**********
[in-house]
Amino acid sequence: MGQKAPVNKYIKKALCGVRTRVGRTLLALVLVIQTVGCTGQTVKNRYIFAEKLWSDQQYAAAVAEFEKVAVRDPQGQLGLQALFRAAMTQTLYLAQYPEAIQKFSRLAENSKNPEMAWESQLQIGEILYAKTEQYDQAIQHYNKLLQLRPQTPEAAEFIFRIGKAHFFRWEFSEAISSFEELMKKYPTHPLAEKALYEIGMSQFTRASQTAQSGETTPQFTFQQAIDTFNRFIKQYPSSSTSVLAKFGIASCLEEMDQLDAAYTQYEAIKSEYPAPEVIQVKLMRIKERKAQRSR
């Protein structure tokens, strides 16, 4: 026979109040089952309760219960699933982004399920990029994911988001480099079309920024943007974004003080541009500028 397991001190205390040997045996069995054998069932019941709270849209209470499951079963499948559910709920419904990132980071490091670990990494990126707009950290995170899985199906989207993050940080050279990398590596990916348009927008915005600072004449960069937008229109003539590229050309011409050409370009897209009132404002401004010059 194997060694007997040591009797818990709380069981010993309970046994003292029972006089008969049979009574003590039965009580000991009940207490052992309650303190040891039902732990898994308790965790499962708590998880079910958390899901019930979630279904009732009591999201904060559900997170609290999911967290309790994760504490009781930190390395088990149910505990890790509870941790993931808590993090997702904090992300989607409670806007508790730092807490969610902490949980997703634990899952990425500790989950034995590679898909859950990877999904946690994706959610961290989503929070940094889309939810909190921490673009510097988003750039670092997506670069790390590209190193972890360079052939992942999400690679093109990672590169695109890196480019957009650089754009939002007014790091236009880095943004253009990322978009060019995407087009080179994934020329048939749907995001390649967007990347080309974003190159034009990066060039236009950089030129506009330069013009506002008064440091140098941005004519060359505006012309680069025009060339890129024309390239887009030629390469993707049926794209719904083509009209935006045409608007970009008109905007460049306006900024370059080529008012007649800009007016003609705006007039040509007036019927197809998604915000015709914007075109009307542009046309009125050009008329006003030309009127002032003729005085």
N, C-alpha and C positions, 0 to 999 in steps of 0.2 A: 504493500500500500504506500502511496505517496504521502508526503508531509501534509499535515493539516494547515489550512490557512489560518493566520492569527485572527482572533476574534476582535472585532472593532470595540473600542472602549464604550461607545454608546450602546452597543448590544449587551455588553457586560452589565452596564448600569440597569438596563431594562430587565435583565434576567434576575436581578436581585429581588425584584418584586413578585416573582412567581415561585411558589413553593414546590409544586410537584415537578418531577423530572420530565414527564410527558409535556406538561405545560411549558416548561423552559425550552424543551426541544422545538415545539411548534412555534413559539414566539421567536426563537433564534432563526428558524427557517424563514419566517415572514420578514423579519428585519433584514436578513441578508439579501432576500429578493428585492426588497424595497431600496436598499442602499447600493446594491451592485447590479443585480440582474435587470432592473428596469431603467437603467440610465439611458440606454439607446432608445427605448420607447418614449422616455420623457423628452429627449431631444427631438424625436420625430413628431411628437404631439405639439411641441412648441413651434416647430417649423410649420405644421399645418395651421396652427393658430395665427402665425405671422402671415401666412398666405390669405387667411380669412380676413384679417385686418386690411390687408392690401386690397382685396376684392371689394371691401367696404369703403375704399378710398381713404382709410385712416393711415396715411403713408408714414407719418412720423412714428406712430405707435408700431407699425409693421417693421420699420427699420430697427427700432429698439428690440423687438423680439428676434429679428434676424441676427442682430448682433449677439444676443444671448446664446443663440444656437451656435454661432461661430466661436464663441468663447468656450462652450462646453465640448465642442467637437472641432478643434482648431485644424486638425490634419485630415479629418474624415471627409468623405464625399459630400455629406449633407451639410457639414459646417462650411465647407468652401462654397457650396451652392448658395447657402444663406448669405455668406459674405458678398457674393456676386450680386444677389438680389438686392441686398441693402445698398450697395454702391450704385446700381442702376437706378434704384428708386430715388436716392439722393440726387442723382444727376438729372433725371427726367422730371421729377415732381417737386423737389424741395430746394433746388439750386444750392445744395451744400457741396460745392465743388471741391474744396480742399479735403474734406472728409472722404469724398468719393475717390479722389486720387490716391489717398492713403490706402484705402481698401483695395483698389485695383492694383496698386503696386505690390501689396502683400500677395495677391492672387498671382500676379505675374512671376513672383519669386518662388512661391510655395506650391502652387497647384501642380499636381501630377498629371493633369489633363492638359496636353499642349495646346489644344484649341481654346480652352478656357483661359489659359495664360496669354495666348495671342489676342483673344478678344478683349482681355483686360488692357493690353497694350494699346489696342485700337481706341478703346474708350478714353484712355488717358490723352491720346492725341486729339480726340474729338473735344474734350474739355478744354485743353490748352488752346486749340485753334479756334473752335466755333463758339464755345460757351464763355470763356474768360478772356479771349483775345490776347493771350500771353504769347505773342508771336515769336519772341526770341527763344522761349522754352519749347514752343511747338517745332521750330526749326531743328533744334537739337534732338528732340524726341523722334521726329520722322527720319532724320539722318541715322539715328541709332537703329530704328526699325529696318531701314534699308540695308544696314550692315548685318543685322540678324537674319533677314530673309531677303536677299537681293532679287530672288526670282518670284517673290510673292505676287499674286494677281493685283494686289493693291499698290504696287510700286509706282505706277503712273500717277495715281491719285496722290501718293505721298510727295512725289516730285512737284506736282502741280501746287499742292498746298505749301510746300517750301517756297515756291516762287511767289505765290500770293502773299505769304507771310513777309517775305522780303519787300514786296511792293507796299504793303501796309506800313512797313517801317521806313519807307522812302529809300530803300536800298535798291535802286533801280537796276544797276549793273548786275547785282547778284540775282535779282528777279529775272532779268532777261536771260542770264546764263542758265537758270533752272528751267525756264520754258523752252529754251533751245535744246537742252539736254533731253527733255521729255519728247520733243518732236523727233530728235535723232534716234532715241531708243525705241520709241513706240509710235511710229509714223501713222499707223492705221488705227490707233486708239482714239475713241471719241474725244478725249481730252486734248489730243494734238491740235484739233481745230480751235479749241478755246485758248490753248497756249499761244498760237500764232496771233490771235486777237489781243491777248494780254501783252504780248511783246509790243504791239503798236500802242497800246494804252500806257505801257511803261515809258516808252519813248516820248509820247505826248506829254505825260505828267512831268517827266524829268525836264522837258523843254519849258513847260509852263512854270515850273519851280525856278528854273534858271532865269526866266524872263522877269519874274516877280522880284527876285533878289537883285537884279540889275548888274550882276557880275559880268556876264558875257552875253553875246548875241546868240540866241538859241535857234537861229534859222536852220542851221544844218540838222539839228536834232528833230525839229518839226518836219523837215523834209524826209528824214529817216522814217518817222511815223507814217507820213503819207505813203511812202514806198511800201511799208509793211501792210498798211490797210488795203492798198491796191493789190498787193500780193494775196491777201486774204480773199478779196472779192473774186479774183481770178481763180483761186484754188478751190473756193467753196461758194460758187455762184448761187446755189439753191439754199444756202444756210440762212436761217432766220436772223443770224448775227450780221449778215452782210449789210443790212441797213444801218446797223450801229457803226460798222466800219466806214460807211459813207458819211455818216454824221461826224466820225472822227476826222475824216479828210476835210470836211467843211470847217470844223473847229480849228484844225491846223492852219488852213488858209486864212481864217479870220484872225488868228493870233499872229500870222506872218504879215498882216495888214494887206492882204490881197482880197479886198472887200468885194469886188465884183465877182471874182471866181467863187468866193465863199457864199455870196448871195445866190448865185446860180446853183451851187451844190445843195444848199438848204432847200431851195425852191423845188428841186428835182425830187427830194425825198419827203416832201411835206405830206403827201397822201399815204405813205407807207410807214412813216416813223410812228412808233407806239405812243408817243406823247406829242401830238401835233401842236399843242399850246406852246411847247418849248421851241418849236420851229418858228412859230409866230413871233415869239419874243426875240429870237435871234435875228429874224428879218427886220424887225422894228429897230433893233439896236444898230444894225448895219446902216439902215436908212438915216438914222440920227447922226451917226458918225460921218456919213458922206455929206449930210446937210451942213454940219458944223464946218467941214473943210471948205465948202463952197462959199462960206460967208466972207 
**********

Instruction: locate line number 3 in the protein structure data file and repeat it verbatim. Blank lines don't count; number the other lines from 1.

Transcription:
């Protein structure tokens, strides 16, 4: 026979109040089952309760219960699933982004399920990029994911988001480099079309920024943007974004003080541009500028 397991001190205390040997045996069995054998069932019941709270849209209470499951079963499948559910709920419904990132980071490091670990990494990126707009950290995170899985199906989207993050940080050279990398590596990916348009927008915005600072004449960069937008229109003539590229050309011409050409370009897209009132404002401004010059 194997060694007997040591009797818990709380069981010993309970046994003292029972006089008969049979009574003590039965009580000991009940207490052992309650303190040891039902732990898994308790965790499962708590998880079910958390899901019930979630279904009732009591999201904060559900997170609290999911967290309790994760504490009781930190390395088990149910505990890790509870941790993931808590993090997702904090992300989607409670806007508790730092807490969610902490949980997703634990899952990425500790989950034995590679898909859950990877999904946690994706959610961290989503929070940094889309939810909190921490673009510097988003750039670092997506670069790390590209190193972890360079052939992942999400690679093109990672590169695109890196480019957009650089754009939002007014790091236009880095943004253009990322978009060019995407087009080179994934020329048939749907995001390649967007990347080309974003190159034009990066060039236009950089030129506009330069013009506002008064440091140098941005004519060359505006012309680069025009060339890129024309390239887009030629390469993707049926794209719904083509009209935006045409608007970009008109905007460049306006900024370059080529008012007649800009007016003609705006007039040509007036019927197809998604915000015709914007075109009307542009046309009125050009008329006003030309009127002032003729005085």